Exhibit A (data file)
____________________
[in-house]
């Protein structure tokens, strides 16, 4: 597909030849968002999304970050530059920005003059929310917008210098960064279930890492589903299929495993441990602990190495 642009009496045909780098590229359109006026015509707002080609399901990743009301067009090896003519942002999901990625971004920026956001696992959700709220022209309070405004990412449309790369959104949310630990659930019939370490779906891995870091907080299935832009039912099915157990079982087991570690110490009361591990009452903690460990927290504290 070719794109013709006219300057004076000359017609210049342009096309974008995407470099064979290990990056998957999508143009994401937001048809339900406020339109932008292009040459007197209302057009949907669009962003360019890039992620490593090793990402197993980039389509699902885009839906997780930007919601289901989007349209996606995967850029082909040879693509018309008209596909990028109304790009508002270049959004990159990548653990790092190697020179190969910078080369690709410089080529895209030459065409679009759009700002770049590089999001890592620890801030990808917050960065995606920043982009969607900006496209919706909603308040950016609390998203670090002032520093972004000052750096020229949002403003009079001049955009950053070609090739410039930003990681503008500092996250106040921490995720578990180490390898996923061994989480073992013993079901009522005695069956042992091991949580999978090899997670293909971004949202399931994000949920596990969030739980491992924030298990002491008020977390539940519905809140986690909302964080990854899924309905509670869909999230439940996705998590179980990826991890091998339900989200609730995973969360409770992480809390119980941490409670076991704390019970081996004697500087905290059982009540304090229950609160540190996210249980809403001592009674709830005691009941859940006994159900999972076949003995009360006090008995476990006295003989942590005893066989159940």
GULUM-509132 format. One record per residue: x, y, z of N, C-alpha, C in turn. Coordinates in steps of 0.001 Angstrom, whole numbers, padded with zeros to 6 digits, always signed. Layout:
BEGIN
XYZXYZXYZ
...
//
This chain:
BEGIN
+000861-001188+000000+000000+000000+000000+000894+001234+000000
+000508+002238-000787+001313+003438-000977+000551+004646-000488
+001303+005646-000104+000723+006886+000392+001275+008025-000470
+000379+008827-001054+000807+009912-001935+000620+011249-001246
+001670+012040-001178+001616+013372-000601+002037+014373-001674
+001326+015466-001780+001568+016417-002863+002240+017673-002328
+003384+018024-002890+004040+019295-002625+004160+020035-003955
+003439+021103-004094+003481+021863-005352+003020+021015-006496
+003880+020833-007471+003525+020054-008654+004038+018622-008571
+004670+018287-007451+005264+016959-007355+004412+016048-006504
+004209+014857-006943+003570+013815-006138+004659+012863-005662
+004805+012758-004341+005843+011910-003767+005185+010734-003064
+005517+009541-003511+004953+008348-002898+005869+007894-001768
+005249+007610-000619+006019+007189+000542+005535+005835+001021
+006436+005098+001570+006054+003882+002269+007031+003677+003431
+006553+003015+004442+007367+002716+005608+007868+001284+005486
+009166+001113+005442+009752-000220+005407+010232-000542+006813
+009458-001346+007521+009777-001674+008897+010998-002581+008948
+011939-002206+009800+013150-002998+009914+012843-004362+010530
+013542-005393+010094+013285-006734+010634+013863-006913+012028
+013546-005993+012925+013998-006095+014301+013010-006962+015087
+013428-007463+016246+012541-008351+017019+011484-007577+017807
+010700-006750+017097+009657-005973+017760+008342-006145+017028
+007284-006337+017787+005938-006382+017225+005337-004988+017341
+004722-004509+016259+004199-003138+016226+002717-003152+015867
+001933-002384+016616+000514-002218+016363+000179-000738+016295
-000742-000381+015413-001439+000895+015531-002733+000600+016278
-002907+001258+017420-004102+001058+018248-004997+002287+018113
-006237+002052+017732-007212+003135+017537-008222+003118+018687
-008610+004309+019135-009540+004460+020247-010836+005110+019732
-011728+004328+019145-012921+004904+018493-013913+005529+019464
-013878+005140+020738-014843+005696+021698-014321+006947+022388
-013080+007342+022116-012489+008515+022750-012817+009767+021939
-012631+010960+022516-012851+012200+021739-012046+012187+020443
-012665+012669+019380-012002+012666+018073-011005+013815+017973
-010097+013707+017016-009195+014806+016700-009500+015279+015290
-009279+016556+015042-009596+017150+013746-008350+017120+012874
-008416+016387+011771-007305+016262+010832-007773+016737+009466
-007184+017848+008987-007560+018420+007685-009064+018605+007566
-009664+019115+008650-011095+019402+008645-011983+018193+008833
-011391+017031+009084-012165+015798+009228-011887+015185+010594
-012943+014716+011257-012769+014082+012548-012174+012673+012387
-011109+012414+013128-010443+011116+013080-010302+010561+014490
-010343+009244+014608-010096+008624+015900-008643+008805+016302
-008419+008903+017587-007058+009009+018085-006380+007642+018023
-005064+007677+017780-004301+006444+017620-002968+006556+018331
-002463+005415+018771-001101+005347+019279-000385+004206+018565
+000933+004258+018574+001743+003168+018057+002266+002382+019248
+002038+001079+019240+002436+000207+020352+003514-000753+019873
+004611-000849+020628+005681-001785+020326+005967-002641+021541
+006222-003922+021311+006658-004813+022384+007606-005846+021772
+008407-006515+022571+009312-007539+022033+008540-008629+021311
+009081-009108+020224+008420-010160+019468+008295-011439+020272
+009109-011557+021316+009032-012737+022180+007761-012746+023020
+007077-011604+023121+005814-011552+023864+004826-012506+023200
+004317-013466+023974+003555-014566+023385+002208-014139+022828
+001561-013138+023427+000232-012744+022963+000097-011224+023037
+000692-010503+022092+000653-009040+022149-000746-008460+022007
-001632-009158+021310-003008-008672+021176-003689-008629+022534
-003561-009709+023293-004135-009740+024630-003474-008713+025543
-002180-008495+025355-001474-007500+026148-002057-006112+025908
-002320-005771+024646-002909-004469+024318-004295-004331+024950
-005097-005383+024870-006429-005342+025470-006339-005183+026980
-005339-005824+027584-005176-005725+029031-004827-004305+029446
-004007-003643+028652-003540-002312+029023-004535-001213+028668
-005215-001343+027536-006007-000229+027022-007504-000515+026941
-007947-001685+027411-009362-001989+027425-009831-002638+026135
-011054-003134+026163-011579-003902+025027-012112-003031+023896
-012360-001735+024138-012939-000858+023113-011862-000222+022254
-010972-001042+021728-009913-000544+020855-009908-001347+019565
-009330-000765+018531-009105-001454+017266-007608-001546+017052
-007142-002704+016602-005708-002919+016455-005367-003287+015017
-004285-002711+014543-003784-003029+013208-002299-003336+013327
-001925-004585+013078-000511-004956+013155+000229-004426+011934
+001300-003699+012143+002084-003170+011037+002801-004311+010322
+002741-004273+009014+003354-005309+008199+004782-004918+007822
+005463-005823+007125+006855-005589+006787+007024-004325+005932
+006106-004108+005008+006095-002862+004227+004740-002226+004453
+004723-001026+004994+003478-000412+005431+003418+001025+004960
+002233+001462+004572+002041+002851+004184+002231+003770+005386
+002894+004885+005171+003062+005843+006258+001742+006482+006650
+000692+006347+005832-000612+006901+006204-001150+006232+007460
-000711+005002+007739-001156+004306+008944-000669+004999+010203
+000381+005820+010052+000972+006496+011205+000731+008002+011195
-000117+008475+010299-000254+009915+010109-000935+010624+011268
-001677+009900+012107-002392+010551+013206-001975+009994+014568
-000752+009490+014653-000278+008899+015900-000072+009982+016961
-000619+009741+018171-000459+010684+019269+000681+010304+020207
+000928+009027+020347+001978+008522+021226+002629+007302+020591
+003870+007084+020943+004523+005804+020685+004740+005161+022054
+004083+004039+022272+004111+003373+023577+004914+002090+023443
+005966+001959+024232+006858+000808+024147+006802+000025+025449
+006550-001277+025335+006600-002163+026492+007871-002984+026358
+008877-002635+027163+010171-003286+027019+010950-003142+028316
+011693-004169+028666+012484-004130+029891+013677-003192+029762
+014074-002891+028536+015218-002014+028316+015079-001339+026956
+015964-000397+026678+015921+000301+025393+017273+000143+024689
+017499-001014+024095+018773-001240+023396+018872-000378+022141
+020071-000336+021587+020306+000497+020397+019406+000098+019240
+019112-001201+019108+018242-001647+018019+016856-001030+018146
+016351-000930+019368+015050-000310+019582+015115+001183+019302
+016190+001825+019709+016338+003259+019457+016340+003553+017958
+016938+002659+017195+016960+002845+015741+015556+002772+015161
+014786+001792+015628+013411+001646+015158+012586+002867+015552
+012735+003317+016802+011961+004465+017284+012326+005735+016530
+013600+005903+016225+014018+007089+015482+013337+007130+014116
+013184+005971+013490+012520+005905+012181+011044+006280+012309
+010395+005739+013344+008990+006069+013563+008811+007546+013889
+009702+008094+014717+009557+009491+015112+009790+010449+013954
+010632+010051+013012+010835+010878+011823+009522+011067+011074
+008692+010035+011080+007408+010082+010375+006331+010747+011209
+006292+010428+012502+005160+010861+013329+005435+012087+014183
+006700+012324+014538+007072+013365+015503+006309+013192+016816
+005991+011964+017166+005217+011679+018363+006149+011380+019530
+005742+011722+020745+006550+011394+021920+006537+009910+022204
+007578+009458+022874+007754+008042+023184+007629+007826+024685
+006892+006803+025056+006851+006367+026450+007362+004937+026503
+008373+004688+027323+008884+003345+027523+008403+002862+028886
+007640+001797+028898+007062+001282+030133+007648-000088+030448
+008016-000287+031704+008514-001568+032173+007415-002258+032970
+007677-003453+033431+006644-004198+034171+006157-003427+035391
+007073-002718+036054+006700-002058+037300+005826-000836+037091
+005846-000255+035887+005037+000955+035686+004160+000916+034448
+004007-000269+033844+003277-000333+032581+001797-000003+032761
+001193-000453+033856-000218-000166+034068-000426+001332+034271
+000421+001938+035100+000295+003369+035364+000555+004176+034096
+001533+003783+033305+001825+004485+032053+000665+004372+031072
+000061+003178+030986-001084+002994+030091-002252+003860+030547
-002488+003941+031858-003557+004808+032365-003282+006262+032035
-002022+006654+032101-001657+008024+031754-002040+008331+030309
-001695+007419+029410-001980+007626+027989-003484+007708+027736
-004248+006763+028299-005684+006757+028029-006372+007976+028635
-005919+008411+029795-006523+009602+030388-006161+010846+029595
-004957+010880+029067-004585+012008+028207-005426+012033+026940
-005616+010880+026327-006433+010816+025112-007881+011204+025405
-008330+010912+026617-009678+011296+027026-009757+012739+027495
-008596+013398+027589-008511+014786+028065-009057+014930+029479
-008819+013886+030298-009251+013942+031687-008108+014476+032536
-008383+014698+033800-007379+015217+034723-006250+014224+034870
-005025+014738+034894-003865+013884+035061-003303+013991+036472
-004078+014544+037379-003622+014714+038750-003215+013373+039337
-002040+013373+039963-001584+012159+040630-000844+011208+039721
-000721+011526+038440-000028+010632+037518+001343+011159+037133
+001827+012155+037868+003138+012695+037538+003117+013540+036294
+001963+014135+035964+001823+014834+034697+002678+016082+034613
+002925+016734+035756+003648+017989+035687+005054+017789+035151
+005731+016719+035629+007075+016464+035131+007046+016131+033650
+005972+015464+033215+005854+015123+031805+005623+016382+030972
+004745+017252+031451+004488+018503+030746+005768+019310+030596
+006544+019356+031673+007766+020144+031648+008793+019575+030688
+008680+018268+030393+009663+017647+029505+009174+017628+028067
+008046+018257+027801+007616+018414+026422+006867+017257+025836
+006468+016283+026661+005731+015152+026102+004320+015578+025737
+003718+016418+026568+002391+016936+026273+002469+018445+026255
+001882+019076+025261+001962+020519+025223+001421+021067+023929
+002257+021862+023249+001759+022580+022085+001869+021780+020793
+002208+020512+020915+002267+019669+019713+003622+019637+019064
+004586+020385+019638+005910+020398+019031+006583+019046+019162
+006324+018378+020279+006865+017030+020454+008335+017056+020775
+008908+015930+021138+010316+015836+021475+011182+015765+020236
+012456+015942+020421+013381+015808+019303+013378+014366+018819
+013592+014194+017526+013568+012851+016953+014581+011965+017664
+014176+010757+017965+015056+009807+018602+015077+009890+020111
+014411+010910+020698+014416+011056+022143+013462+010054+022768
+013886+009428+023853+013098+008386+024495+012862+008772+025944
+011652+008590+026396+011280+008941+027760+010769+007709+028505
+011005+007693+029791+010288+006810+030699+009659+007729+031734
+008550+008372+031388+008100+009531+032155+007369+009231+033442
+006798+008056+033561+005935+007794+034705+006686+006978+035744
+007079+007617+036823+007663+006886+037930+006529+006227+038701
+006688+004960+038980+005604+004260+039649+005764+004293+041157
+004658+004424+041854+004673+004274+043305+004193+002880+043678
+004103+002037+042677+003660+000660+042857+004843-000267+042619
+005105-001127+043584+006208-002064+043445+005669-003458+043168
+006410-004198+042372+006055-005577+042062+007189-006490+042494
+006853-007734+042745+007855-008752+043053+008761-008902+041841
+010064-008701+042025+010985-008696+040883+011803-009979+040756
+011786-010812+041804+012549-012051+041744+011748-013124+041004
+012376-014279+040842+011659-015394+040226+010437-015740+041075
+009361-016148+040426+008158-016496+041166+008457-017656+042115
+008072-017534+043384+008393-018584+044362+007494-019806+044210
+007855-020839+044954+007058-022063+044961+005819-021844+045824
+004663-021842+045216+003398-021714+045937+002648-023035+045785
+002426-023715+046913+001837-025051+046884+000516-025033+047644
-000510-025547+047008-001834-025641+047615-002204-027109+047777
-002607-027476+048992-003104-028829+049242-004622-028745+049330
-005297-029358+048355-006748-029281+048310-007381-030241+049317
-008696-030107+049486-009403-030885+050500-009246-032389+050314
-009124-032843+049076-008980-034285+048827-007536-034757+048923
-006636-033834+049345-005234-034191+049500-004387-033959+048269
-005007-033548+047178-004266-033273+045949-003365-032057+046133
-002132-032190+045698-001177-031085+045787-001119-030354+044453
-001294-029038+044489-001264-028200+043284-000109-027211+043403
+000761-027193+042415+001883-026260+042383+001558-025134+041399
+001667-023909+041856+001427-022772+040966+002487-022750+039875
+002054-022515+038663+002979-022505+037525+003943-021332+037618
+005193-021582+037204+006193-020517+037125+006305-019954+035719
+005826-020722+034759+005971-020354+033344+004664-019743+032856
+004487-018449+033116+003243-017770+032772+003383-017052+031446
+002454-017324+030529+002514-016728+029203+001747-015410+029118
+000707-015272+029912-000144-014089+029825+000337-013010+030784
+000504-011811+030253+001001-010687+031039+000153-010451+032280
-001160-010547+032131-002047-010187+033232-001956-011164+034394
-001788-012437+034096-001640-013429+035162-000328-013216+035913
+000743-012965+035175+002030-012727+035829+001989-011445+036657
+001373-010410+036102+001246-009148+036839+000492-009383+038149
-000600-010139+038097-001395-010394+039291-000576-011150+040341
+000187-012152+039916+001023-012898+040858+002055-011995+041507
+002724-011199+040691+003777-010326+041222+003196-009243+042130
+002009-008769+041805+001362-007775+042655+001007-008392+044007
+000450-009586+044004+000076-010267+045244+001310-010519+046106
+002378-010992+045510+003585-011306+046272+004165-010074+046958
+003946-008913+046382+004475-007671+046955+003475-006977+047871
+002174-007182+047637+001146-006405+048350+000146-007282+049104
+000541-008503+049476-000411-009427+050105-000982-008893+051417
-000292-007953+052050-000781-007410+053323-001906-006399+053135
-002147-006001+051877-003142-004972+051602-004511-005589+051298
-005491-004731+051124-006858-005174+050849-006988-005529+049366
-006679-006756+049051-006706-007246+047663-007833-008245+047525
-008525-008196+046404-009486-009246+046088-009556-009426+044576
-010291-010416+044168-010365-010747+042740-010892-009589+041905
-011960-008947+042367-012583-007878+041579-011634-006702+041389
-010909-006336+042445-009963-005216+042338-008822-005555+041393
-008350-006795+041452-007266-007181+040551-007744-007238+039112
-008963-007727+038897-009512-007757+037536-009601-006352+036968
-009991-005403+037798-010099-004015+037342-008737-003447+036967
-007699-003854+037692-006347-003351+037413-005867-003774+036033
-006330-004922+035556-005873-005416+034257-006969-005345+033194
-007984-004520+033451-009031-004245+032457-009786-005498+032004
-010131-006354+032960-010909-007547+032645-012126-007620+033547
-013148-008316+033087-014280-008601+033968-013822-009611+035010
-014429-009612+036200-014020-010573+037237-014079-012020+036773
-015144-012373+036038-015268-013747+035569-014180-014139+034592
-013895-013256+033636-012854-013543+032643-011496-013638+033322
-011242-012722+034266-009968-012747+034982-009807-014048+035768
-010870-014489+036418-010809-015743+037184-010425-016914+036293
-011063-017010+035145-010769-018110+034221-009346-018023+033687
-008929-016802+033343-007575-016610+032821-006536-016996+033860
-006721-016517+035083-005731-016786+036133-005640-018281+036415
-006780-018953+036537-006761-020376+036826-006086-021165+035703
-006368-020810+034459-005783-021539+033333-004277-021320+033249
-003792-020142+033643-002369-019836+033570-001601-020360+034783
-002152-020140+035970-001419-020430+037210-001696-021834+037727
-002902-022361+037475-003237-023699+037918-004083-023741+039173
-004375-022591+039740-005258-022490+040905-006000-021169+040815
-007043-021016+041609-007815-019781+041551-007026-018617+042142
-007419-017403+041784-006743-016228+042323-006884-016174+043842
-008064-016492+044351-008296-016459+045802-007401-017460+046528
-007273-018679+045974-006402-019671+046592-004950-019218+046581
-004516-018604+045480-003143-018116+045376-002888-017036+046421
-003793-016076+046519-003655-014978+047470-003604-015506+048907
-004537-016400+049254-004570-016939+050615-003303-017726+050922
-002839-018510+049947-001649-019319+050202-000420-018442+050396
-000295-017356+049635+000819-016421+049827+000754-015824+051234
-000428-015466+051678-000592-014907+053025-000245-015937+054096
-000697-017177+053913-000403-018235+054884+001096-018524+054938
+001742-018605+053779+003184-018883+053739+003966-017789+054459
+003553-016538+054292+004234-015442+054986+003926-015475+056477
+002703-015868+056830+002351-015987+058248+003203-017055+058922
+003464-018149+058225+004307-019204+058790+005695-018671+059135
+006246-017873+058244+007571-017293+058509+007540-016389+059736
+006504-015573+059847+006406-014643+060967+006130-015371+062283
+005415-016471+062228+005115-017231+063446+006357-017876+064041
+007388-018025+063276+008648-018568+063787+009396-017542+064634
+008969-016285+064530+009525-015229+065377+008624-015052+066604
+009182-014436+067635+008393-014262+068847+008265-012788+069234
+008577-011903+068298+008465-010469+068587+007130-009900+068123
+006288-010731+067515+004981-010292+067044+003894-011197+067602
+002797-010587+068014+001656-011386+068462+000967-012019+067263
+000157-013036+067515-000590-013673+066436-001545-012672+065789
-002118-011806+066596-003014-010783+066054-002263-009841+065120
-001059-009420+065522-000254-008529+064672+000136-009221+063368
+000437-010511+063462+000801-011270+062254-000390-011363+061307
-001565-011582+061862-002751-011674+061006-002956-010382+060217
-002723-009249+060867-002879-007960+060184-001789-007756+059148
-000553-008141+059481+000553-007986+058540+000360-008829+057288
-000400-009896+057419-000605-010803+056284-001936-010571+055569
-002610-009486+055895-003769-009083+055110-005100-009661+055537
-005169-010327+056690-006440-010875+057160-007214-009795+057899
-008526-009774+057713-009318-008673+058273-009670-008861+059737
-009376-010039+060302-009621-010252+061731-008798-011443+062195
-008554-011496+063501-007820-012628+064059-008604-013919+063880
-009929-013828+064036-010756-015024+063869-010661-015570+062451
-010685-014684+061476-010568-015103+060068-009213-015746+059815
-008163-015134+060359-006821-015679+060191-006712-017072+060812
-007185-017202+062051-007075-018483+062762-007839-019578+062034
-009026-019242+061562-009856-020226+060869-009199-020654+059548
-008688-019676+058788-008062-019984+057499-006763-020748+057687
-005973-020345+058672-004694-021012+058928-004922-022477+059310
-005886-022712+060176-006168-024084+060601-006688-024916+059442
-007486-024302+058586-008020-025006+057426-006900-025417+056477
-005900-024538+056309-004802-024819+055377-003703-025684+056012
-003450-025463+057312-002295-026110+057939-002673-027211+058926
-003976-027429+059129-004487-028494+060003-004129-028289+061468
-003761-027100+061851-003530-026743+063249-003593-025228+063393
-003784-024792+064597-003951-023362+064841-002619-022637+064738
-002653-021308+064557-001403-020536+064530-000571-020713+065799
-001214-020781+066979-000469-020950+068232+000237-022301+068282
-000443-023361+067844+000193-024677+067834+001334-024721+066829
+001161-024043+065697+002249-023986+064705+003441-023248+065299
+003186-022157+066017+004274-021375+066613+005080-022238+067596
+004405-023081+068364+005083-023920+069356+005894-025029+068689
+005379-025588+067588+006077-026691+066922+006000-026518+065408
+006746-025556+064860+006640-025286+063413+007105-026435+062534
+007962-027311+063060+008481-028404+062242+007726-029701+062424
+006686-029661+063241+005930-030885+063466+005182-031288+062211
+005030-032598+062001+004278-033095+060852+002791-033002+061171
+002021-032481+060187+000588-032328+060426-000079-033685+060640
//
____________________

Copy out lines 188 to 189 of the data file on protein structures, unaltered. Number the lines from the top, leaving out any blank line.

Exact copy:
+012376-014279+040842+011659-015394+040226+010437-015740+041075
+009361-016148+040426+008158-016496+041166+008457-017656+042115